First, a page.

Before the Estates General Each Estate met separately One vote per Estate Thus 3rd could always be outvoted Disliked by bourgeoisie and some liberal nobles Argued for voting by head – double vote for 3rd Estate Issue dominated Paris Parlement 1788 Essentially upper class body Supported traditional voting method 3rd Estate outraged
Voting By Estate Each Estate had one vote 1st Estate = 300 clergy and 1 vote Represented approx 115,000 people* 2nd Estate = 300 nobles and 1 vote Represented approx 350,000 people* 3rd Estate = 600 commoners and 1 vote Represented approx 24,500,000* * Source: Rees, Dylan France In Revolution
Voting By Head 3rd Estate had 600 representatives 1st and 2nd had 300 each Thus the 600 from 3rd Estate + a few clergy (or nobles) could out-vote everyone else
Estates General: Build-Up 1 3rd Estate: now against Paris Parlement Pamphlets attacking Paris parlement Debate no longer focused on King and ministers: Now broader question of traditional society and leadership What is the Third Estate? Pamphlet by Abbé de Sieyès, January 1789 Answer to question posed: everything Worked and paid taxes for France Yet counted for nothing It is not royal despotism that needs A CONSTITUTION was necessary to be destroyed: it is the first two estates
What did Louis XVI do? Necker encouraged him support demands of 3rd Estate Revive popularity of monarchy Show king understood his people, wanted exercise his powers in their interests King agreed double 3rd Estates’ representatives No change to voting procedure – so meaningless gesture The Estates General will give their advice on everything we shall ask Not all gloomy though... them to discuss, and also tell us of their grievances ... Every kind of abuse will be reformed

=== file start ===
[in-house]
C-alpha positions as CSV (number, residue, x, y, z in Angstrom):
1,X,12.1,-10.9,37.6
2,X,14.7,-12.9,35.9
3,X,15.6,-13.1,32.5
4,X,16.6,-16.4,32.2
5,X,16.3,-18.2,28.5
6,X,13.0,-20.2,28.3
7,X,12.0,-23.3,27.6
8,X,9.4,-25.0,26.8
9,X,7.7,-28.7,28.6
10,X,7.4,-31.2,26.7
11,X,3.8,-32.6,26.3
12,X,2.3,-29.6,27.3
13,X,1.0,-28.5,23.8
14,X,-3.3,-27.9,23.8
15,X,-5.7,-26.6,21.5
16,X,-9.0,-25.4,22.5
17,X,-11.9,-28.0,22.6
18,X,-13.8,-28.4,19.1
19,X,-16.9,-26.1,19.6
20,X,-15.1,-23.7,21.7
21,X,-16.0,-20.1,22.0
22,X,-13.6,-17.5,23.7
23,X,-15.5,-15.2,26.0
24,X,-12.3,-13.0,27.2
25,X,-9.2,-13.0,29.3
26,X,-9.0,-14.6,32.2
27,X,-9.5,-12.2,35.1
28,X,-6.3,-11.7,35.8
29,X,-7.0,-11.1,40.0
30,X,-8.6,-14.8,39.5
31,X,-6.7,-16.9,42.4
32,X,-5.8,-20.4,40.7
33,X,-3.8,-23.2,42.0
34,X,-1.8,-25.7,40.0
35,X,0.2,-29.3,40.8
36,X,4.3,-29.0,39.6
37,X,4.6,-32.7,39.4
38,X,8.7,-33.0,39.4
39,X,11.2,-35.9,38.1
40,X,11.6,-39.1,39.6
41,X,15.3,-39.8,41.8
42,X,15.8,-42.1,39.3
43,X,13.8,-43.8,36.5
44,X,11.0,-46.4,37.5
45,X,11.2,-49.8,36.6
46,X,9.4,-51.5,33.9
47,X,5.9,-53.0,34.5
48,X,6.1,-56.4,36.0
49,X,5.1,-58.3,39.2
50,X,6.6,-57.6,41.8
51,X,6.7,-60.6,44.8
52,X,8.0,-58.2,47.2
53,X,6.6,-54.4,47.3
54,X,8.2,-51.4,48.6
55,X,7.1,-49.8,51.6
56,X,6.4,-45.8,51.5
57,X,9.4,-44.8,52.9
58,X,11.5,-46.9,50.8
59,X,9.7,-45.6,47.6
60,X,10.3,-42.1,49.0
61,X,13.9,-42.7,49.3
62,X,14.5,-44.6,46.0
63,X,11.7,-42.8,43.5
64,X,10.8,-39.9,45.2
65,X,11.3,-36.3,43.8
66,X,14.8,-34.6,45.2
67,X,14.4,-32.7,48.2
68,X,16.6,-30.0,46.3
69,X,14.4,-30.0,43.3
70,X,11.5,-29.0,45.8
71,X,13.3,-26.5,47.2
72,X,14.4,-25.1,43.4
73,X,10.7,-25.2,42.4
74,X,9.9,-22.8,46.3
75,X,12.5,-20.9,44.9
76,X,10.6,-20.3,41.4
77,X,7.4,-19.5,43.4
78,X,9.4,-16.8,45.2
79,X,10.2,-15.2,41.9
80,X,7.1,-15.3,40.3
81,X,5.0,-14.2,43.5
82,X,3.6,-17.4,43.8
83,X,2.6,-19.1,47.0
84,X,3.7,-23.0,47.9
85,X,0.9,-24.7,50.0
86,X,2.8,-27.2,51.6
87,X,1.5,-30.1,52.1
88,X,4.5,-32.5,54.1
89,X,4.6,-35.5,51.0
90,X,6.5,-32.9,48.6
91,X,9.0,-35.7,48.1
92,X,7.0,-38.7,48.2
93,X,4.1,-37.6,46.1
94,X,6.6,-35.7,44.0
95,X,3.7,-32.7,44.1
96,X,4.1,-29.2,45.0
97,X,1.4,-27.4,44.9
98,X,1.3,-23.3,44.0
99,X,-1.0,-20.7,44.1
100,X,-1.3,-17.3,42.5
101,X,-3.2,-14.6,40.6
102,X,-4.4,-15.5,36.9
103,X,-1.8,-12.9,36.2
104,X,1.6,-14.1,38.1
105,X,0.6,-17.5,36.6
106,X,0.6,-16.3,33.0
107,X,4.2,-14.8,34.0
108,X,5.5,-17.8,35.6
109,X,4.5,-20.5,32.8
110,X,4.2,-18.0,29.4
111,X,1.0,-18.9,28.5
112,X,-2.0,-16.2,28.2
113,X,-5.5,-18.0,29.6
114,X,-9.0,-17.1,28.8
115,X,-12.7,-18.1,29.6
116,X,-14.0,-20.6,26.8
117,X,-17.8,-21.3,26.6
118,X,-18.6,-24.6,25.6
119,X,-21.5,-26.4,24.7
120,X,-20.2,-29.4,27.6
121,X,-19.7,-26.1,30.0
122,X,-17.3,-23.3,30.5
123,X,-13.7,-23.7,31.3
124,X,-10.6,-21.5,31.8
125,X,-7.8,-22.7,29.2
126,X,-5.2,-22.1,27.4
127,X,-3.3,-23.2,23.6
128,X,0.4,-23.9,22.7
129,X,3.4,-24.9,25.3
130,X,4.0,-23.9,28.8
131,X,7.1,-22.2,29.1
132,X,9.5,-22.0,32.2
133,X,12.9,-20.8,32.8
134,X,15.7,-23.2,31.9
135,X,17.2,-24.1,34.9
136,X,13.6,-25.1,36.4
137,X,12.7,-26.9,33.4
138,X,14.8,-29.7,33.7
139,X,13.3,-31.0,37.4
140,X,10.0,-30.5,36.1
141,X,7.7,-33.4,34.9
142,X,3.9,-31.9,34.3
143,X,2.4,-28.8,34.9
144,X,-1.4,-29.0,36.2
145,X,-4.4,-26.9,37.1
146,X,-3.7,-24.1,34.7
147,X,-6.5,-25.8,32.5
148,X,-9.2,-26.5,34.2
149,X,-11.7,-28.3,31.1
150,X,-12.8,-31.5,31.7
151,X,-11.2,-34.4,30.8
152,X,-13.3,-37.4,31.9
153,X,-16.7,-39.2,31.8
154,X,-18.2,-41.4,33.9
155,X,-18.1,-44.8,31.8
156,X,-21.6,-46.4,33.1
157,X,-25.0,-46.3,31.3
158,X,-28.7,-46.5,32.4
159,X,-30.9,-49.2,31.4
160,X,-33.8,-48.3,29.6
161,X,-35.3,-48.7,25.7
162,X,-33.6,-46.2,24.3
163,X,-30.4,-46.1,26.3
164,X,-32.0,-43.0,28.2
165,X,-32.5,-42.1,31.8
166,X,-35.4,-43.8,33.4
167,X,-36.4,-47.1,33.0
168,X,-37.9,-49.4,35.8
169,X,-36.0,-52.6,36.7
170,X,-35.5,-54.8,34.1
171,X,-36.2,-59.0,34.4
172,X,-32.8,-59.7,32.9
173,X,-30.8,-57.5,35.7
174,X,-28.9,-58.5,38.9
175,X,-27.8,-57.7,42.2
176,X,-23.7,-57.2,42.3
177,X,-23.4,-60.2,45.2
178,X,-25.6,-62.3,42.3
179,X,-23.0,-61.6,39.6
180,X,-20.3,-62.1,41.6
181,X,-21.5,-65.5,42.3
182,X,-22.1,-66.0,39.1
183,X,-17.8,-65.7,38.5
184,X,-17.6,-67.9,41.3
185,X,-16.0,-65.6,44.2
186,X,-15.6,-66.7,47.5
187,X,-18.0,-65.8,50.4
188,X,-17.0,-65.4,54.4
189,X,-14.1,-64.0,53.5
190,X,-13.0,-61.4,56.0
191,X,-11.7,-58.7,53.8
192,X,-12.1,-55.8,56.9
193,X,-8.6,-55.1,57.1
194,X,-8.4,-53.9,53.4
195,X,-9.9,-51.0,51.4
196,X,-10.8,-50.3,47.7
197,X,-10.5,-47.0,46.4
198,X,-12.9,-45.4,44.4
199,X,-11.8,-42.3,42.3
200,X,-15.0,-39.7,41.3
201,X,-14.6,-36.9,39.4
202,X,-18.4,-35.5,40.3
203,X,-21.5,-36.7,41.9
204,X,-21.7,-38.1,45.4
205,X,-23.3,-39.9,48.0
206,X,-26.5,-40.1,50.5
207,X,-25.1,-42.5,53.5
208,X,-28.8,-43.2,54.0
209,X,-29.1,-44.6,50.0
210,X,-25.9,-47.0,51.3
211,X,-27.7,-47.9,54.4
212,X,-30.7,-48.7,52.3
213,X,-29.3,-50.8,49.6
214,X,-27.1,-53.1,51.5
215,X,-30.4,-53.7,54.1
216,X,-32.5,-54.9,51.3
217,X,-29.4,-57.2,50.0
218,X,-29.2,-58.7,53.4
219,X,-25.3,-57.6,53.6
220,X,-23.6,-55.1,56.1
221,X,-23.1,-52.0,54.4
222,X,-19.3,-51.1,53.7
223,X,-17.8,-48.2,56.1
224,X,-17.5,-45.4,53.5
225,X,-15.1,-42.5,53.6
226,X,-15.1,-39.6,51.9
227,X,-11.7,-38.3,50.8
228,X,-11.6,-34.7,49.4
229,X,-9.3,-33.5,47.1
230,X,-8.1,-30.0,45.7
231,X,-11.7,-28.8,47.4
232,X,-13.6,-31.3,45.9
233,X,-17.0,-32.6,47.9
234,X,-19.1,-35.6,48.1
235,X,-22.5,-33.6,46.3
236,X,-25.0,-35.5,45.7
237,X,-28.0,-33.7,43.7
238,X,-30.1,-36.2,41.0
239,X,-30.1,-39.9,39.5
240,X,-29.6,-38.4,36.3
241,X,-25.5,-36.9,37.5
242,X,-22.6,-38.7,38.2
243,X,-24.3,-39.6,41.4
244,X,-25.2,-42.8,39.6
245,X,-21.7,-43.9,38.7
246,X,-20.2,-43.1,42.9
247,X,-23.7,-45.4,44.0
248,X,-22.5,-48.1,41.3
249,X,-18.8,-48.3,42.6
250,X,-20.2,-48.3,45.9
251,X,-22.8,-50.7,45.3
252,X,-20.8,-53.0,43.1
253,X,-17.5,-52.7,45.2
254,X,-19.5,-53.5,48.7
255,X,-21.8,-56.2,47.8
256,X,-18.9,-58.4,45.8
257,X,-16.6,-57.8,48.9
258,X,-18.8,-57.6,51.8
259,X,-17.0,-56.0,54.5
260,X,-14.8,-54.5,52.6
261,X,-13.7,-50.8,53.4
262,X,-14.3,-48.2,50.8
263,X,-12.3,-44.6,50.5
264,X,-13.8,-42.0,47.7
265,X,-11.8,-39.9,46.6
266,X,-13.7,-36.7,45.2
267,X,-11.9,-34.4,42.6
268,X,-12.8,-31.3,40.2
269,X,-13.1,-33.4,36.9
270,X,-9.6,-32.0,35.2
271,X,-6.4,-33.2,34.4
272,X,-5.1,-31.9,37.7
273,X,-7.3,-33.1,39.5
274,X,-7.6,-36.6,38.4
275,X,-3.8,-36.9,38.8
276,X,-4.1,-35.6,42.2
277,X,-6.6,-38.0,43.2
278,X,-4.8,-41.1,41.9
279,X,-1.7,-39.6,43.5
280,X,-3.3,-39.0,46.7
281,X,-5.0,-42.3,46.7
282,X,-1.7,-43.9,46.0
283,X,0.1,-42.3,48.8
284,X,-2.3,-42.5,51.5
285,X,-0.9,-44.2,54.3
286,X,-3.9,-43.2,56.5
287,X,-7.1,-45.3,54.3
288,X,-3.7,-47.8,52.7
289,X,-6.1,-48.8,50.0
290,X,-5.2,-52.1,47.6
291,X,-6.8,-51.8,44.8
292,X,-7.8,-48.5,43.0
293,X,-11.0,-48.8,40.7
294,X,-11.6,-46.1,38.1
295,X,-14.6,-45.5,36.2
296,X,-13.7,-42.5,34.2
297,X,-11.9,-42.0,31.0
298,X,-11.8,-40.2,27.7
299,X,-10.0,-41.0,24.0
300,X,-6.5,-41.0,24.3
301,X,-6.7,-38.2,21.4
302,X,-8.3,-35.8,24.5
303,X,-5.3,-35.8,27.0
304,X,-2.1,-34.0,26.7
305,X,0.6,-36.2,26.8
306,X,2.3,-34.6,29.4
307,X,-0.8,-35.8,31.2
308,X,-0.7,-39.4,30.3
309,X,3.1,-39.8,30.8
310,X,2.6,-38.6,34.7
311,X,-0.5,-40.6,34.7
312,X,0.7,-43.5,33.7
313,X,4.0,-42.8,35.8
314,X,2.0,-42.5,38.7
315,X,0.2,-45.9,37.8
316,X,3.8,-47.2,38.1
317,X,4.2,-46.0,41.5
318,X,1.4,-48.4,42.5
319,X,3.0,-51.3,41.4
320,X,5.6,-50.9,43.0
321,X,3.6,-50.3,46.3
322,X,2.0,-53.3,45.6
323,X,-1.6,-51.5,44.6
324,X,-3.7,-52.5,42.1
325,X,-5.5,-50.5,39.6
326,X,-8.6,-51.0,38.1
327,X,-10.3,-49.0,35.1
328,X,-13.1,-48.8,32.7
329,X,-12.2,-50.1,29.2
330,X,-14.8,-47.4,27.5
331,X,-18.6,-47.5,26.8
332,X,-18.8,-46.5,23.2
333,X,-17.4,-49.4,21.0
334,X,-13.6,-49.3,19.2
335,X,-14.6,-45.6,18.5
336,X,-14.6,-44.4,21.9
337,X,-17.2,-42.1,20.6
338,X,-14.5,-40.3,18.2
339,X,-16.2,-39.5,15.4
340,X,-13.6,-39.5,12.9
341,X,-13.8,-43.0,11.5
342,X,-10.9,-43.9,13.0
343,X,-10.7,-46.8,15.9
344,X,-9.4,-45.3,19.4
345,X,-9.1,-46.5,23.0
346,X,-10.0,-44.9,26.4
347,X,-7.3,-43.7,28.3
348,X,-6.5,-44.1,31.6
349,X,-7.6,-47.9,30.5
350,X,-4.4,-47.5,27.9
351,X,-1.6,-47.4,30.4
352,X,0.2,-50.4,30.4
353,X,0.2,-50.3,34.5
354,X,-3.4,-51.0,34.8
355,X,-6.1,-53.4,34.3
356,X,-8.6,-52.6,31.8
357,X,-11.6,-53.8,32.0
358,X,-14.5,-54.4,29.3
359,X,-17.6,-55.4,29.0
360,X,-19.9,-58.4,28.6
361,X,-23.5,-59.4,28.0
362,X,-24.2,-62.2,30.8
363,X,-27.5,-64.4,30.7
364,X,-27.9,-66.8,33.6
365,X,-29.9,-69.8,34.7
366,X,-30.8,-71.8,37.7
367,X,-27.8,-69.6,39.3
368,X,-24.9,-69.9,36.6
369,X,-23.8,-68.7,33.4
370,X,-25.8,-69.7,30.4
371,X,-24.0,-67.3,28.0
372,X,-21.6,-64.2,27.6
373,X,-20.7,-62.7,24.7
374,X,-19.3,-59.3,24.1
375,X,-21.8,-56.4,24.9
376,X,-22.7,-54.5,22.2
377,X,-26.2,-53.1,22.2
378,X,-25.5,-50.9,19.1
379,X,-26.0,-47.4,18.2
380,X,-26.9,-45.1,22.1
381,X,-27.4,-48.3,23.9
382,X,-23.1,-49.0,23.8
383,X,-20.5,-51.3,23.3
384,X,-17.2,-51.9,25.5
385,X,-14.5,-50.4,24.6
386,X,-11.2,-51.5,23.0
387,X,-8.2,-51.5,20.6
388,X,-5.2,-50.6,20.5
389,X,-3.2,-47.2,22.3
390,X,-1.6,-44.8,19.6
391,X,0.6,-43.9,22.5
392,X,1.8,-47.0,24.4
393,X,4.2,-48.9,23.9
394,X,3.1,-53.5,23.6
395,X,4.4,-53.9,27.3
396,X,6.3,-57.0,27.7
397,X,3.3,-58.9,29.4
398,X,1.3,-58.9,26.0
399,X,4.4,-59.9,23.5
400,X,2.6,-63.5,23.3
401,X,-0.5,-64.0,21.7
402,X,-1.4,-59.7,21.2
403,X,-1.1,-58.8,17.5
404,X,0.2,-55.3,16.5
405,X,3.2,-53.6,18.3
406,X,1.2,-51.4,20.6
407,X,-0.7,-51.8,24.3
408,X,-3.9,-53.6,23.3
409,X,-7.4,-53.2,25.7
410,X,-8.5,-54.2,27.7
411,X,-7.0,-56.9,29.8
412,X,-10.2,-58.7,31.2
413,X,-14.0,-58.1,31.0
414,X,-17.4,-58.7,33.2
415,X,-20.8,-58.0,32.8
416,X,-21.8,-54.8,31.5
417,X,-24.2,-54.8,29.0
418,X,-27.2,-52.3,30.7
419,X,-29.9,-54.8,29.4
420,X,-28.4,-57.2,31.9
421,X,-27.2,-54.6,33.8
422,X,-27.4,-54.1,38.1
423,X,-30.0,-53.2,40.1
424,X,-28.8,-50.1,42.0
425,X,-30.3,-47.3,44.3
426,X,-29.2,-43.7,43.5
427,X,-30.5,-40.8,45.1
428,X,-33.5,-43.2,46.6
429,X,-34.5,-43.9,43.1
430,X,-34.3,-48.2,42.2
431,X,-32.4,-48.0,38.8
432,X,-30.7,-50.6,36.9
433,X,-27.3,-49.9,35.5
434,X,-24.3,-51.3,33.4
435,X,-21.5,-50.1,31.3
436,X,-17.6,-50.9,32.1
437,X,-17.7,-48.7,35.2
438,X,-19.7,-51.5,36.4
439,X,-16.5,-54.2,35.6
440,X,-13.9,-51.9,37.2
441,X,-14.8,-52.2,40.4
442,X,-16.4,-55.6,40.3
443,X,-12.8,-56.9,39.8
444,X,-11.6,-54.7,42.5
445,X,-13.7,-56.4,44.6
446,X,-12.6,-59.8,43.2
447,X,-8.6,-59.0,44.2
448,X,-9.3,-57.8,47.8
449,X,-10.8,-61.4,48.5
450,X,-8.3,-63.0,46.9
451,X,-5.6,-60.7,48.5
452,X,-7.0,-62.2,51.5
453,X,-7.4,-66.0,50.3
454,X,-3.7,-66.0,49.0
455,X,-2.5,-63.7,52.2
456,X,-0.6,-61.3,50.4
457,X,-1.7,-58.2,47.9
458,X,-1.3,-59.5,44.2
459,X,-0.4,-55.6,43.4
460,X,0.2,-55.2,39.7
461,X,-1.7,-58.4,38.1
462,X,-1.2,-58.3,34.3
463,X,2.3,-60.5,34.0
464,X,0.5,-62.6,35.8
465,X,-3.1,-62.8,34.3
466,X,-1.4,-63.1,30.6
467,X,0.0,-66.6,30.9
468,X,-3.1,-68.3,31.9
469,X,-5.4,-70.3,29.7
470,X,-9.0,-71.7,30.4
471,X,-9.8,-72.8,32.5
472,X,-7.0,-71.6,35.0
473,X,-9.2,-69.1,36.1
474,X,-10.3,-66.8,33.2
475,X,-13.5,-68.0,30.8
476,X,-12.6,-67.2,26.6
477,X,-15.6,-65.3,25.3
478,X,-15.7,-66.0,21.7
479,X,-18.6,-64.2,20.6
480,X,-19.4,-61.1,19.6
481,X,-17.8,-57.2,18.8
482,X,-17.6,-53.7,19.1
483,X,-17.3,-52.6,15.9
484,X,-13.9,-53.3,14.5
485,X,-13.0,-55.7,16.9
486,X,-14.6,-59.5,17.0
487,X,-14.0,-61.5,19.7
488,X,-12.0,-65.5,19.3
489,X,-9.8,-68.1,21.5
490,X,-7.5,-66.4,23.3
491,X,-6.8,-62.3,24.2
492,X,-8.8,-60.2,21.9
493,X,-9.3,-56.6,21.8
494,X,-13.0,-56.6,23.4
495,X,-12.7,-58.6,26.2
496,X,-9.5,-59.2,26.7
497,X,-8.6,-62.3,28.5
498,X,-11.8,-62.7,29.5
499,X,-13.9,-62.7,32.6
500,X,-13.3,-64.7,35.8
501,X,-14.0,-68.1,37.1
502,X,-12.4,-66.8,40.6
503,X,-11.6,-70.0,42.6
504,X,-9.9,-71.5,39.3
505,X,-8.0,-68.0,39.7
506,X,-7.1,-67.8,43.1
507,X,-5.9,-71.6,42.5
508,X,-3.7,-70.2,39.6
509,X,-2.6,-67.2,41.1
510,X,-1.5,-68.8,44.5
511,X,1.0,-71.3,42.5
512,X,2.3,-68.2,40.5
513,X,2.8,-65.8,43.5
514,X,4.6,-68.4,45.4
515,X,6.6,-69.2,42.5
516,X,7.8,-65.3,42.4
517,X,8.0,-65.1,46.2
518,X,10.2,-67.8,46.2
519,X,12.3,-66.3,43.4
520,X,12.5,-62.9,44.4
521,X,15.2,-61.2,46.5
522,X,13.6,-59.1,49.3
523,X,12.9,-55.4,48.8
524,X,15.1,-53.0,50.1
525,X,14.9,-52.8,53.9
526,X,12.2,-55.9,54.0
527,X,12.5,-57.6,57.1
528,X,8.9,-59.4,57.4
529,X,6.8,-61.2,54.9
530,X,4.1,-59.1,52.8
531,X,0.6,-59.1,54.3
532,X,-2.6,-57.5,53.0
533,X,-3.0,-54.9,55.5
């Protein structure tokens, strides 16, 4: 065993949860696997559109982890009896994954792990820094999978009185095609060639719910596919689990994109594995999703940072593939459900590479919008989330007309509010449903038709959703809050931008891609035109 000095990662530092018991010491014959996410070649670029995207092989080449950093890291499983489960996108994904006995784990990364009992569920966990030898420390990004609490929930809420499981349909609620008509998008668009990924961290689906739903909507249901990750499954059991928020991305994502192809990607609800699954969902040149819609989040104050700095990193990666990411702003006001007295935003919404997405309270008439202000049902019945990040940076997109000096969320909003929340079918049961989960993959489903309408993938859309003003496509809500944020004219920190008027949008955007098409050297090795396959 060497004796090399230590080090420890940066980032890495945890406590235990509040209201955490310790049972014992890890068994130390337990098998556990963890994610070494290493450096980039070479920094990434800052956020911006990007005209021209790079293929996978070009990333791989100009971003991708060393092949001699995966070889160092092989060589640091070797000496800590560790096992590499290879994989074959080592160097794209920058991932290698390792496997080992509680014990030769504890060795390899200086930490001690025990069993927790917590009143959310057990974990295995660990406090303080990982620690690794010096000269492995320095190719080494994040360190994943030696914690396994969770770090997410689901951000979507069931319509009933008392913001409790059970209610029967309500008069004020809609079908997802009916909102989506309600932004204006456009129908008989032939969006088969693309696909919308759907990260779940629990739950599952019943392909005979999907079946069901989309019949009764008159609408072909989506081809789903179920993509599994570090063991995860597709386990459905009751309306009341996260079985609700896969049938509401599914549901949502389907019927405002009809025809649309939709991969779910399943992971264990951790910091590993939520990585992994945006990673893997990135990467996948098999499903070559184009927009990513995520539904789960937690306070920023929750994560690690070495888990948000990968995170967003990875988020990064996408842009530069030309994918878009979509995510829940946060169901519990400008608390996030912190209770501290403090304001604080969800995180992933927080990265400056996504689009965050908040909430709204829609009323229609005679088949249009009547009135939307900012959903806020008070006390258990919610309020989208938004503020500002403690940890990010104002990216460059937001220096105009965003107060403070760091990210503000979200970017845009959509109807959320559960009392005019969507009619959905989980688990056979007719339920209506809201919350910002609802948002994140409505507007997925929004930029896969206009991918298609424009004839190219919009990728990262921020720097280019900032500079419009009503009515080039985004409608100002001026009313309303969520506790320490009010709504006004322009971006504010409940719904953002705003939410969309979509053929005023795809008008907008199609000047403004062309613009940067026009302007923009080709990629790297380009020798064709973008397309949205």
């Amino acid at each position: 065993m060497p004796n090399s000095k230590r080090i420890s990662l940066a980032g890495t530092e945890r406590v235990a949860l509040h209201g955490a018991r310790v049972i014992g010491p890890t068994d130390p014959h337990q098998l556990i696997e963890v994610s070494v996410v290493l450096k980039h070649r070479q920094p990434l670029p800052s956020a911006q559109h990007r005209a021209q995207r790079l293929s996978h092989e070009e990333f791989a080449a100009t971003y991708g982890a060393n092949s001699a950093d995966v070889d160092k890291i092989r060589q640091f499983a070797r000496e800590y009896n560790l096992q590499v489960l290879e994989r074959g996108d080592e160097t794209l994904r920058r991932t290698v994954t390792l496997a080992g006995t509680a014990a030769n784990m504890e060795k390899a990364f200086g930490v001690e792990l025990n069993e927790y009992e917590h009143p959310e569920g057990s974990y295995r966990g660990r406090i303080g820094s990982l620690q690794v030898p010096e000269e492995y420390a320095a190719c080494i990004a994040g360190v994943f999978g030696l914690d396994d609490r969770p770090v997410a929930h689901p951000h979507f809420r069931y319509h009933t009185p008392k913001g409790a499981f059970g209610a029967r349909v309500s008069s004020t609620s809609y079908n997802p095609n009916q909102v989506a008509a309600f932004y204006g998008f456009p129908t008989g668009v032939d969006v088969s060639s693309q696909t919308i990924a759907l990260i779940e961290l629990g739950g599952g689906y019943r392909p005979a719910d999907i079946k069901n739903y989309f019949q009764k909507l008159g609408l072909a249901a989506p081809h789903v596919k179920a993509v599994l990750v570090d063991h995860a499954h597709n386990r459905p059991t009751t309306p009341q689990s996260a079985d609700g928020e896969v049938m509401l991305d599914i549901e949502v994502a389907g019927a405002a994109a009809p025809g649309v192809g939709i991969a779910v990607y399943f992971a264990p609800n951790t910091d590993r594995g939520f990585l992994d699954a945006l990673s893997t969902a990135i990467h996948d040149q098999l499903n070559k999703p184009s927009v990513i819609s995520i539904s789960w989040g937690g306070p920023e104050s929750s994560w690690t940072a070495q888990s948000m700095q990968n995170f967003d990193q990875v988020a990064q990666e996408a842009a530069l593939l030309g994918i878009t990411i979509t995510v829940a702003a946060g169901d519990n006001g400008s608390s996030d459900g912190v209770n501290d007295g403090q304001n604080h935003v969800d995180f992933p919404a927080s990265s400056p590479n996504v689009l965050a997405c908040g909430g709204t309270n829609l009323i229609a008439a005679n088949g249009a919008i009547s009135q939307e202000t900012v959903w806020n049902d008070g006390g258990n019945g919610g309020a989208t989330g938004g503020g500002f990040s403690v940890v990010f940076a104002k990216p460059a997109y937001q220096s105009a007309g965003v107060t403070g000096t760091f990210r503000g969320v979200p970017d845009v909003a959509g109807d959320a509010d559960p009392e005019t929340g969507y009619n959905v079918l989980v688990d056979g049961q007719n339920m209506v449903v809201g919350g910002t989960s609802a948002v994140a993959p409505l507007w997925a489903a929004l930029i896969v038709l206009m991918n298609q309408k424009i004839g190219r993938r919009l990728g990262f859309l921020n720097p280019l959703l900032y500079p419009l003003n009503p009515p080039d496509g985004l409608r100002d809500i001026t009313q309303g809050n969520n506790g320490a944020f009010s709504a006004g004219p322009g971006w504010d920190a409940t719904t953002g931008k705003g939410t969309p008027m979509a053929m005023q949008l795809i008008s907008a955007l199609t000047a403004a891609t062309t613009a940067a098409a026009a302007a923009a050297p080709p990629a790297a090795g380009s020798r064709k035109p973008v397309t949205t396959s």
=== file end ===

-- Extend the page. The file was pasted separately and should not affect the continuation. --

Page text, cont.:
The Women’s Petition We ask to be able to give our children a reasonable education so as to make them subjects worthy of serving you. We will transmit to them the love we have for your majesty. We defy French men to love you better than we. When we, sire, see you at Versailles, with pounding hearts, and are able to gaze for an instant upon your august person, tears flow from our eyes. We see in you only a tender father, for whom we would One of the Cahiers de Doléances sacrifice our lives a thousand times.Petition from the women of Paris, addressed directly to the king
Overview of Cahiers 1st & 2nd Estate All Estates 3rd Estate•Surprisingly liberal •No taxation without •Most major demands•Condemned Ancien consent for reform from 3rdRegime for despotism and •Against absolute royal Estateinefficiency power – wanted it limited •Voting per head on all•89% nobles accepted end by elected assembly issuesof some privileges •Elected assembly to •Abolition of feudal rights•39% supported voting perhead on matters of general have right to vote taxes •Abolish inequality ininterest and pass laws taxation•Accepted importance of •Regular meetings ofmerit rather than birth for Estates Generalsome posts •Freedom for the press•Overall about 90 nobles in •Abolition of lettres defavour of change cachet•Overall about 200 clergy infavour of change
Estates General: Build Up 2 Bread riots in France 1789 Lay-offs in textile industries: production cut 50% Réveillon riots – 1 week before Estates General Réveillon – respected wallpaper manufacturer Commented high wages = problem 1st great popular riot of revolution Lasted several days Troops fired – many killed Shouts of “Vive le roi” and “Vive Monsieur Necker” from crowd Cahiers led peasants to think king would help them